Urban stormwater pond research project
The Institute for Applied Ecology at the University of Canberra is conducting research to find out how changing the water level in urban ponds affects water quality. The findings will help us better manage the ACT’s many urban ponds.
Our ponds and wetlands
Cities like Canberra change the way water moves in our landscape. Lots of hard surfaces, like concrete and paving, mean rain doesn’t soak into the ground. Instead, it runs off into our stormwater system and urban streams.
Greater volumes of faster moving water pick up all sorts of pollutants along the way, including sediment, nutrients and rubbish.
Urban ponds are designed to filter that water before it enters our lakes and rivers. They slow the flow of water and allow sediment and nutrients to settle out. However, over time, pollutants build up and the pond doesn’t work as efficiently.
But there may be a way to extend the life of a constructed pond by mimicking what happens in natural waterbodies.
Seasonal wetting and drying
The water level in a natural pond changes regularly, due to evaporation and seasonal variations in rainfall. Man-made ponds tend to be located in urban areas and, as a result, generally remain full (thanks to increased volumes of run-off).
However, there is evidence to suggest that varying the water level increases a pond’s ability to trap pollutants, therefore improving water quality and extending its useful life.
Existing research tends to focus on natural waterbodies and/or a single monitored wetting and drying event (an isolated storm for example) rather than wet and dry cycles over time.
The Urban Stormwater Pond Research Project is a longer term study looking at multiple wetting and drying cycles in constructed urban ponds.
The research project
To find out how varying the water level affects water quality, the Institute for Applied Ecology at the University of Canberra is studying six urban ponds:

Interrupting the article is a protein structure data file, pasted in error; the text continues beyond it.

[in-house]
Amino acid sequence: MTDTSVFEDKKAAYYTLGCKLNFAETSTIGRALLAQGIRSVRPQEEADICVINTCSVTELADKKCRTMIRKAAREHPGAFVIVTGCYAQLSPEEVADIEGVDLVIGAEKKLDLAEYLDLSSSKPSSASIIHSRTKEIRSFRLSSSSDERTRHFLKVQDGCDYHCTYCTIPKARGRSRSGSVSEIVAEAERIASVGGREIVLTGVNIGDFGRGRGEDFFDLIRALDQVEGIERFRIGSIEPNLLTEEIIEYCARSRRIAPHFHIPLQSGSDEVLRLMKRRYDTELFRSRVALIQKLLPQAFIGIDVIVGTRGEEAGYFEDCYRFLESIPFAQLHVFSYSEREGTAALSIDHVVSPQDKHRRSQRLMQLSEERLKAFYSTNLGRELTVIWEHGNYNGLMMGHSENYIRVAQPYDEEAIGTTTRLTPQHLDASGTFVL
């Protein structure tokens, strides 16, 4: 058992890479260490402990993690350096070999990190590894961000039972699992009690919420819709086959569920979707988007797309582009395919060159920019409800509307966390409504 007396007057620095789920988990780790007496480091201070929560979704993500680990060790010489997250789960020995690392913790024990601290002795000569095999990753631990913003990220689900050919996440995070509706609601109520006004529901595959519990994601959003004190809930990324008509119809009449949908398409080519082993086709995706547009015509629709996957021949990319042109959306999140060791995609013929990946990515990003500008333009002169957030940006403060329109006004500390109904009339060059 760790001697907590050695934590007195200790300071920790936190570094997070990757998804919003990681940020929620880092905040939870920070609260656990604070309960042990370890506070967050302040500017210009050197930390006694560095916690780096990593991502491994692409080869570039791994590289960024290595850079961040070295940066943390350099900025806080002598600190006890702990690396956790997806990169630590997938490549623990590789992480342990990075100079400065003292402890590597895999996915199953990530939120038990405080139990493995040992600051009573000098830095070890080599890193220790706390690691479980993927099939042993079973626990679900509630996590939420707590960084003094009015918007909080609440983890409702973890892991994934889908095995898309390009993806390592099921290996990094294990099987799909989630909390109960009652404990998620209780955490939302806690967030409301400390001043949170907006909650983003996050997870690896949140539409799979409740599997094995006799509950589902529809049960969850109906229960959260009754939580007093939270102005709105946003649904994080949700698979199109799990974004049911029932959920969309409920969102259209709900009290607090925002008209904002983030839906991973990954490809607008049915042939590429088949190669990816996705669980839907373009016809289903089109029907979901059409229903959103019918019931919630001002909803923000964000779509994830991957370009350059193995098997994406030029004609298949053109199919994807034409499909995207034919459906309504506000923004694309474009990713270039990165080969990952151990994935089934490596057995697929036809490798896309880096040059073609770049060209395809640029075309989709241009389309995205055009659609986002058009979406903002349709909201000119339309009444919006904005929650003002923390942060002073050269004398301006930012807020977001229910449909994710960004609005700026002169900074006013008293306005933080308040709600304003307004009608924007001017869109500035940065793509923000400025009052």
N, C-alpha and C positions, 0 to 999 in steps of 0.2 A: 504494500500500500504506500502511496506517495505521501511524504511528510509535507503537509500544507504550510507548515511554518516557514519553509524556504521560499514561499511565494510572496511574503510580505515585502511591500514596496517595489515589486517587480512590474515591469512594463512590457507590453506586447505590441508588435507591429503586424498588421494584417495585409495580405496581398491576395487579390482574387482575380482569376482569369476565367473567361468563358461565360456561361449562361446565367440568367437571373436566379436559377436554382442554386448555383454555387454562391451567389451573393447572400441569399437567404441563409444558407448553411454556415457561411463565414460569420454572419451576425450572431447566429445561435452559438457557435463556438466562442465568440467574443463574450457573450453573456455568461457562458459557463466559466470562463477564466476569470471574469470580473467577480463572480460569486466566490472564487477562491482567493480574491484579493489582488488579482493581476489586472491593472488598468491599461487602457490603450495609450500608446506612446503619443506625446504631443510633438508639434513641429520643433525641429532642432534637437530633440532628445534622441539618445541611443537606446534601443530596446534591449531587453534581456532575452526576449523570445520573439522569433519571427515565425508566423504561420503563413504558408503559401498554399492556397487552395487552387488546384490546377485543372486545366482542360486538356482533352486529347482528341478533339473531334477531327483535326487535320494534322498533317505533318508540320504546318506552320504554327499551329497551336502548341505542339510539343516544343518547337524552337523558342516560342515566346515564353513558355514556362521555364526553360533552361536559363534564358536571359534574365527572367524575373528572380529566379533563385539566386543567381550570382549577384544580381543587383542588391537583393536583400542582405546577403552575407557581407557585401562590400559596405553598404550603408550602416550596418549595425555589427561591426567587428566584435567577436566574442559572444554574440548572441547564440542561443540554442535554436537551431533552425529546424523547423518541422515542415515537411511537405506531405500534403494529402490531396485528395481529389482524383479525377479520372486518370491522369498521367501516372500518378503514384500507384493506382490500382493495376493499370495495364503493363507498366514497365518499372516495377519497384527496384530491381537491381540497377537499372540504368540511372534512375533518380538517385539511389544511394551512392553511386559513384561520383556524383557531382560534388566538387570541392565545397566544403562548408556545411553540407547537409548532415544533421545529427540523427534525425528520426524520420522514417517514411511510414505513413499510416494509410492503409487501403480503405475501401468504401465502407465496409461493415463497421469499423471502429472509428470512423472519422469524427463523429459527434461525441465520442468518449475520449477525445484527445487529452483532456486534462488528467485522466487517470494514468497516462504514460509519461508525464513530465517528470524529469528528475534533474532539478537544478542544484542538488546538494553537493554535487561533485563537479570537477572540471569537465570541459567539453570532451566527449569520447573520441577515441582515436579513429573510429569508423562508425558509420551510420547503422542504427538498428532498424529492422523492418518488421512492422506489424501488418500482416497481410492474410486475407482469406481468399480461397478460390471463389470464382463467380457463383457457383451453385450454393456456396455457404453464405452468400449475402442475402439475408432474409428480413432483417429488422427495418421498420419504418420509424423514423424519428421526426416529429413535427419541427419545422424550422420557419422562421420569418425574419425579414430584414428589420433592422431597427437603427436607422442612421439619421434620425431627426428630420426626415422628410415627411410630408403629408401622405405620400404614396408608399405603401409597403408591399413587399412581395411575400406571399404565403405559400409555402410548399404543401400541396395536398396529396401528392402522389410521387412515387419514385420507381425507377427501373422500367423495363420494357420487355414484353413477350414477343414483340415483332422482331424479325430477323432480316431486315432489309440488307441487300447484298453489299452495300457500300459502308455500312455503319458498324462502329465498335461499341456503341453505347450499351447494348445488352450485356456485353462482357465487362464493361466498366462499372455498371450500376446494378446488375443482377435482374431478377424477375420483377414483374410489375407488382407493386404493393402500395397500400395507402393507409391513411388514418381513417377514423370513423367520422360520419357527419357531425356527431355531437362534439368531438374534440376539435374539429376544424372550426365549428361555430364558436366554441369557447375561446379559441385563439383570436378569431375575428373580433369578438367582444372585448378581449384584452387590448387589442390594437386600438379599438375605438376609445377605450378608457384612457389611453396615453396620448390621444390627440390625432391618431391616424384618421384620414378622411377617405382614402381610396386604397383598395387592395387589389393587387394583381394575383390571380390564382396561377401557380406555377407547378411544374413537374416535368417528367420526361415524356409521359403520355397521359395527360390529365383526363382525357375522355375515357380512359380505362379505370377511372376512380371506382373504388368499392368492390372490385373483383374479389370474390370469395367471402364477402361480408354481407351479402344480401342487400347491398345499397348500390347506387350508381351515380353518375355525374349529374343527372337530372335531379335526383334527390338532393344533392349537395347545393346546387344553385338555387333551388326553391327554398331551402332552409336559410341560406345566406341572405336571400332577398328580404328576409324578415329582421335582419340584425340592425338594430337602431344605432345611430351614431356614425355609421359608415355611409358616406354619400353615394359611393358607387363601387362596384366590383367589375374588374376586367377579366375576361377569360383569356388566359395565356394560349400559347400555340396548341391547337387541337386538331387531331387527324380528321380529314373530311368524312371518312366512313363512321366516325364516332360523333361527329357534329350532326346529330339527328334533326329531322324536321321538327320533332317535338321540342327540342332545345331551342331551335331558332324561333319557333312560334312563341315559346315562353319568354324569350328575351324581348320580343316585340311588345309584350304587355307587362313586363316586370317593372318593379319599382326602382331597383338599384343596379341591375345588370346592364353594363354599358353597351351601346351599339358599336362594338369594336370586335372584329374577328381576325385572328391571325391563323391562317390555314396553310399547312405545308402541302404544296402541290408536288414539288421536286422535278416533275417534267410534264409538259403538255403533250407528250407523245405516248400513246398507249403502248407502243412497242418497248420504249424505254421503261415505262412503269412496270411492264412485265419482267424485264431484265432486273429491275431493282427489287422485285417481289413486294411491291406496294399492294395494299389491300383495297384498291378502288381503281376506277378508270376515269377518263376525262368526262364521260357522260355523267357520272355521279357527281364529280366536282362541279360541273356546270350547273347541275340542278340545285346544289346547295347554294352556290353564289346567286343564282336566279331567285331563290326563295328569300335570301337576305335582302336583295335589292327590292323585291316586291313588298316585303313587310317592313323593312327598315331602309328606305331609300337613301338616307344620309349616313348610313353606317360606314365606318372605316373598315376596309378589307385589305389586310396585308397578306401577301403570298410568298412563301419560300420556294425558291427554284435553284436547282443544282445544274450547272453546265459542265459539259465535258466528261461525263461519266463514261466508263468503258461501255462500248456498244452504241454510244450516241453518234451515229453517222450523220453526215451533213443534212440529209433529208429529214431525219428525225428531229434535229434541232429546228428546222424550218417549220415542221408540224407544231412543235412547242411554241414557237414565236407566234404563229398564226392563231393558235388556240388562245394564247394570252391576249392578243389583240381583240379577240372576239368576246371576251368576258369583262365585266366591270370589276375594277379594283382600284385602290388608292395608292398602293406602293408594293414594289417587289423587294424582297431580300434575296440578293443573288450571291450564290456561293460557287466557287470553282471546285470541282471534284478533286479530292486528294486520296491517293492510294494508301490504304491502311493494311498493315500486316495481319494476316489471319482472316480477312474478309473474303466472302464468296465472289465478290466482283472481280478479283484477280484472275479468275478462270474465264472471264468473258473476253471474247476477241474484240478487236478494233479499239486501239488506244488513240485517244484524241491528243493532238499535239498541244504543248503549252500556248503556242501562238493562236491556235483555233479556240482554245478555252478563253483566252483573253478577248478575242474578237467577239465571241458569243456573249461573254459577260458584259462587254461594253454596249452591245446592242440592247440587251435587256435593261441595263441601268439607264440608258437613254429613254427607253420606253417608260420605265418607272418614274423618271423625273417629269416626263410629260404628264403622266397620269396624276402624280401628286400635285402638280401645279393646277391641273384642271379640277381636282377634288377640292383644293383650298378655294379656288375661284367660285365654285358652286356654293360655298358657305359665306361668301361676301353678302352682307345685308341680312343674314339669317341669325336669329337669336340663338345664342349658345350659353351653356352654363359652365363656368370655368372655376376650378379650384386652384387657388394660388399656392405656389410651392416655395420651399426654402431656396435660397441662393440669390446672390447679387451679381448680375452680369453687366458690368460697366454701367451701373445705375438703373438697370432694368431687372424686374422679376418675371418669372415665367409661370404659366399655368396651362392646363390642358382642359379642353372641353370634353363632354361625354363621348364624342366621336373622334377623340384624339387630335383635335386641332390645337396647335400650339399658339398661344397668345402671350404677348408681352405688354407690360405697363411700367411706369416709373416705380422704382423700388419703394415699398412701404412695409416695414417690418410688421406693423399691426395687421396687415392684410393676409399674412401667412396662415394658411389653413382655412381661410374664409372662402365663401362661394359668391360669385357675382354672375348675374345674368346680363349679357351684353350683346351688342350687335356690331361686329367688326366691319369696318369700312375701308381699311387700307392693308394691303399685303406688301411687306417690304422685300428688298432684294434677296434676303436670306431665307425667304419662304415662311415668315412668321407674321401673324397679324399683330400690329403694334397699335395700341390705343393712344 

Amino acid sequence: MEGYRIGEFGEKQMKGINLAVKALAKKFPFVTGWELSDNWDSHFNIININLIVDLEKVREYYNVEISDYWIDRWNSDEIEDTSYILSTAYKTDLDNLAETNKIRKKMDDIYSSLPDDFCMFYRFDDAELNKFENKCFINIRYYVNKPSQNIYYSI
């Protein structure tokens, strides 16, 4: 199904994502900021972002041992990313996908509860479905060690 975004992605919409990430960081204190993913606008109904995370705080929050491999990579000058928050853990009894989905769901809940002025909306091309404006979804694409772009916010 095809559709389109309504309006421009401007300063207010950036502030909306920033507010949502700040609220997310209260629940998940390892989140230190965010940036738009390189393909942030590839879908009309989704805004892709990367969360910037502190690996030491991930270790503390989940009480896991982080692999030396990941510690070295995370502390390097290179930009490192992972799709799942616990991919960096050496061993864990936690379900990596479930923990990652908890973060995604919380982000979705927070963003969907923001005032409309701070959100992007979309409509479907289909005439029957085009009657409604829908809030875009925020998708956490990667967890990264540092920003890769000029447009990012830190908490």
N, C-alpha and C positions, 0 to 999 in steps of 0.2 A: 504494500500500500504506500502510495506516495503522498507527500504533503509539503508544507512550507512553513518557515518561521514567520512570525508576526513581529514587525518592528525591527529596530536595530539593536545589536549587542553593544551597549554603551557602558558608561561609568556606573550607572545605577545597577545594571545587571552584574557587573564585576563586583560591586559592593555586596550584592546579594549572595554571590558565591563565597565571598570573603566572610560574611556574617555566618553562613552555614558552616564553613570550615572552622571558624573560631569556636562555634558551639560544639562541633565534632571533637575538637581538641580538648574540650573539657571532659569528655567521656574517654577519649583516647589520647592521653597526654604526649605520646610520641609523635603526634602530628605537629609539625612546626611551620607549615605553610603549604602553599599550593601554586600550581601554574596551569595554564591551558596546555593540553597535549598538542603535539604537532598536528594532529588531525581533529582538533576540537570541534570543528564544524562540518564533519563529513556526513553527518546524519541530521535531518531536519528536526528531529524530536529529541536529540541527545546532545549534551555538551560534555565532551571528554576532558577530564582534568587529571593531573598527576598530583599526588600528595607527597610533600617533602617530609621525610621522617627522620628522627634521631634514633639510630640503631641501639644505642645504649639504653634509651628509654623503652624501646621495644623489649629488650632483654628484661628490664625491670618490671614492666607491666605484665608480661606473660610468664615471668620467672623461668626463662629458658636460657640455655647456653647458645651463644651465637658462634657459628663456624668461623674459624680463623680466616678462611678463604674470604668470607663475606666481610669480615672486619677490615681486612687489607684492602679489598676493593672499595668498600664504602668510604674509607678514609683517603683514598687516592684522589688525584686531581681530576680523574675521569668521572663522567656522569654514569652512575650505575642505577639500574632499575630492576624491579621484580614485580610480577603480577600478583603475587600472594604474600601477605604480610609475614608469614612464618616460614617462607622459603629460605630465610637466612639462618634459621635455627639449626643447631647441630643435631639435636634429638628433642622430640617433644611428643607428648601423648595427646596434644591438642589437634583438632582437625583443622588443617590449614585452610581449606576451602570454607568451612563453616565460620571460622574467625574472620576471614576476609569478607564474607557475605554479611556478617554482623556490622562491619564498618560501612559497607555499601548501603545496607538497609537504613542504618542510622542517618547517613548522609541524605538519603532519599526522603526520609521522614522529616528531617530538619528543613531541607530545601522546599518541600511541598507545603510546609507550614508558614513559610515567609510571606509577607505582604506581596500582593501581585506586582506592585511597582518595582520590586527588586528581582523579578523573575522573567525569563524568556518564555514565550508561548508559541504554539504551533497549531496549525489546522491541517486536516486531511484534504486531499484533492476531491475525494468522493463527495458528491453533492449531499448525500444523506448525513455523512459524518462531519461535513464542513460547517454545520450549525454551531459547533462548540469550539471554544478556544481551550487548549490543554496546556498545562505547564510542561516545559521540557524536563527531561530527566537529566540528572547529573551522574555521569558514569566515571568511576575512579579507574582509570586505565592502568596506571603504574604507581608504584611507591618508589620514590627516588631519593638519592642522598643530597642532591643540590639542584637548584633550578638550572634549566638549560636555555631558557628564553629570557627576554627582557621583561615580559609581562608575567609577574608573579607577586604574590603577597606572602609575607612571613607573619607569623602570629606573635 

- Jarramlee Pond and Fassifern Pond in Dunlop
- Holdens Pond and School Pond in Coombs*
- Lyneham Wetlands and Dickson Wetlands
Two ponds (Fassifern Pond and School Pond) will remain full and act as controls.
The water level in the corresponding active ponds (Jarramlee Pond and Holden Pond*) will drop by up to 1.5 metres, leaving 3-4 metres of exposed bank. Each pond will then be left to refill naturally before being drained again. This process will be repeated during late summer and autumn in 2018 and 2019.
Lyneham Wetland and Dickson Wetland are also being studied as, due to the harvesting of stormwater for nearby playing fields, the water level in those ponds already changes.
Researchers will visit all six ponds weekly until June 2019 to collect water and sediment samples for analysis at the University of Canberra. They will also take measurements of any plants growing around the edges of the ponds.
* School Pond was originally chosen as the active pond and letters to local residents were sent out to advise them of pending draining activity. However, technical issues with the outlet at School Pond mean that Holdens Pond will now be the active pond and School Pond will act as the control. Note that monitoring will continue at both ponds as planned.
Will wildlife be affected?
We don’t expect the community or local wildlife to be affected by these research activities. The lowering of water levels has been timed to avoid nesting and breeding periods and, once draining has occurred, the exposed sediment should dry out in a matter of days.
The Urban Stormwater Pond Research Project is jointly funded by the Australian and ACT governments as part of the ACT Healthy Waterways Project. The research is being carried out by the Institute for Applied Ecology at the University of Canberra.